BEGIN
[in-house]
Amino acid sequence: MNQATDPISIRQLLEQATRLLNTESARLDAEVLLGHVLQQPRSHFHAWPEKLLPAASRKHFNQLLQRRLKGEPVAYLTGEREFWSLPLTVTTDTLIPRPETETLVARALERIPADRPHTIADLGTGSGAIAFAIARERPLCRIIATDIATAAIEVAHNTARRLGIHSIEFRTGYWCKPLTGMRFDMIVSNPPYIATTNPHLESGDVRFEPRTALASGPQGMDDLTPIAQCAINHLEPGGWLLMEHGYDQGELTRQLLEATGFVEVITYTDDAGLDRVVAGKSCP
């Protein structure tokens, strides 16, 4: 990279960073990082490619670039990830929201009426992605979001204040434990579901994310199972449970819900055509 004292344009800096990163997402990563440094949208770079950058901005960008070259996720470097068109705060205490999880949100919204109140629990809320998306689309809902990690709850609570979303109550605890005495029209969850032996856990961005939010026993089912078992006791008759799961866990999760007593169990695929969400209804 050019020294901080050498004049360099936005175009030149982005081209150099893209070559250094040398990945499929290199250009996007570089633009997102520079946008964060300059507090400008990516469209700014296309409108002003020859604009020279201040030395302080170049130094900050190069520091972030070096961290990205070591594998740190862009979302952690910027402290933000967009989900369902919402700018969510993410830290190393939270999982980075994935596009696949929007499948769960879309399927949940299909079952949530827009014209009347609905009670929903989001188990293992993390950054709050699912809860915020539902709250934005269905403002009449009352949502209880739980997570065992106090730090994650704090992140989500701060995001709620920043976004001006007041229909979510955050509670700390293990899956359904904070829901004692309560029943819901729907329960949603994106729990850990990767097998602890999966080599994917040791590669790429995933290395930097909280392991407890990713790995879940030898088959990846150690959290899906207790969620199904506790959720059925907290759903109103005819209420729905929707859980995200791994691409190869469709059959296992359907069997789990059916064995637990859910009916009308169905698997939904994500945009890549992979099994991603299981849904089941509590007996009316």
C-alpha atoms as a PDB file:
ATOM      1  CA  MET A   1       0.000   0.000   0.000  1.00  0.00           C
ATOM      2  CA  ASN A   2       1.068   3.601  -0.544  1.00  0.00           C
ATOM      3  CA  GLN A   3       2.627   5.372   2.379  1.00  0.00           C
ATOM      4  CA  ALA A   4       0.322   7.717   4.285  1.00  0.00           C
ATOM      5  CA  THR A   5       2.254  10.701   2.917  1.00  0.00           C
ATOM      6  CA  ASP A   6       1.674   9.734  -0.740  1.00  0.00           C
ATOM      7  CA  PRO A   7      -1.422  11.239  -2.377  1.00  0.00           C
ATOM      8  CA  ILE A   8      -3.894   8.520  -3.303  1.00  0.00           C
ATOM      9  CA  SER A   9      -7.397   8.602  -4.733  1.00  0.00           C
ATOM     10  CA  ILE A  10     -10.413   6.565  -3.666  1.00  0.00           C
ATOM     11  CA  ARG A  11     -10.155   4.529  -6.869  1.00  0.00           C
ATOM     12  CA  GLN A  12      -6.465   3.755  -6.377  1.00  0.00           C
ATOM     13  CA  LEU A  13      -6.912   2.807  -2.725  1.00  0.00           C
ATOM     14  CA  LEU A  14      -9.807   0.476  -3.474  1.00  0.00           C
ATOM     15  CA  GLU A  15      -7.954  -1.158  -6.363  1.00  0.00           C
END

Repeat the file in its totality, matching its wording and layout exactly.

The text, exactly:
[in-house]
Amino acid sequence: MNQATDPISIRQLLEQATRLLNTESARLDAEVLLGHVLQQPRSHFHAWPEKLLPAASRKHFNQLLQRRLKGEPVAYLTGEREFWSLPLTVTTDTLIPRPETETLVARALERIPADRPHTIADLGTGSGAIAFAIARERPLCRIIATDIATAAIEVAHNTARRLGIHSIEFRTGYWCKPLTGMRFDMIVSNPPYIATTNPHLESGDVRFEPRTALASGPQGMDDLTPIAQCAINHLEPGGWLLMEHGYDQGELTRQLLEATGFVEVITYTDDAGLDRVVAGKSCP
């Protein structure tokens, strides 16, 4: 990279960073990082490619670039990830929201009426992605979001204040434990579901994310199972449970819900055509 004292344009800096990163997402990563440094949208770079950058901005960008070259996720470097068109705060205490999880949100919204109140629990809320998306689309809902990690709850609570979303109550605890005495029209969850032996856990961005939010026993089912078992006791008759799961866990999760007593169990695929969400209804 050019020294901080050498004049360099936005175009030149982005081209150099893209070559250094040398990945499929290199250009996007570089633009997102520079946008964060300059507090400008990516469209700014296309409108002003020859604009020279201040030395302080170049130094900050190069520091972030070096961290990205070591594998740190862009979302952690910027402290933000967009989900369902919402700018969510993410830290190393939270999982980075994935596009696949929007499948769960879309399927949940299909079952949530827009014209009347609905009670929903989001188990293992993390950054709050699912809860915020539902709250934005269905403002009449009352949502209880739980997570065992106090730090994650704090992140989500701060995001709620920043976004001006007041229909979510955050509670700390293990899956359904904070829901004692309560029943819901729907329960949603994106729990850990990767097998602890999966080599994917040791590669790429995933290395930097909280392991407890990713790995879940030898088959990846150690959290899906207790969620199904506790959720059925907290759903109103005819209420729905929707859980995200791994691409190869469709059959296992359907069997789990059916064995637990859910009916009308169905698997939904994500945009890549992979099994991603299981849904089941509590007996009316």
C-alpha atoms as a PDB file:
ATOM      1  CA  MET A   1       0.000   0.000   0.000  1.00  0.00           C
ATOM      2  CA  ASN A   2       1.068   3.601  -0.544  1.00  0.00           C
ATOM      3  CA  GLN A   3       2.627   5.372   2.379  1.00  0.00           C
ATOM      4  CA  ALA A   4       0.322   7.717   4.285  1.00  0.00           C
ATOM      5  CA  THR A   5       2.254  10.701   2.917  1.00  0.00           C
ATOM      6  CA  ASP A   6       1.674   9.734  -0.740  1.00  0.00           C
ATOM      7  CA  PRO A   7      -1.422  11.239  -2.377  1.00  0.00           C
ATOM      8  CA  ILE A   8      -3.894   8.520  -3.303  1.00  0.00           C
ATOM      9  CA  SER A   9      -7.397   8.602  -4.733  1.00  0.00           C
ATOM     10  CA  ILE A  10     -10.413   6.565  -3.666  1.00  0.00           C
ATOM     11  CA  ARG A  11     -10.155   4.529  -6.869  1.00  0.00           C
ATOM     12  CA  GLN A  12      -6.465   3.755  -6.377  1.00  0.00           C
ATOM     13  CA  LEU A  13      -6.912   2.807  -2.725  1.00  0.00           C
ATOM     14  CA  LEU A  14      -9.807   0.476  -3.474  1.00  0.00           C
ATOM     15  CA  GLU A  15      -7.954  -1.158  -6.363  1.00  0.00           C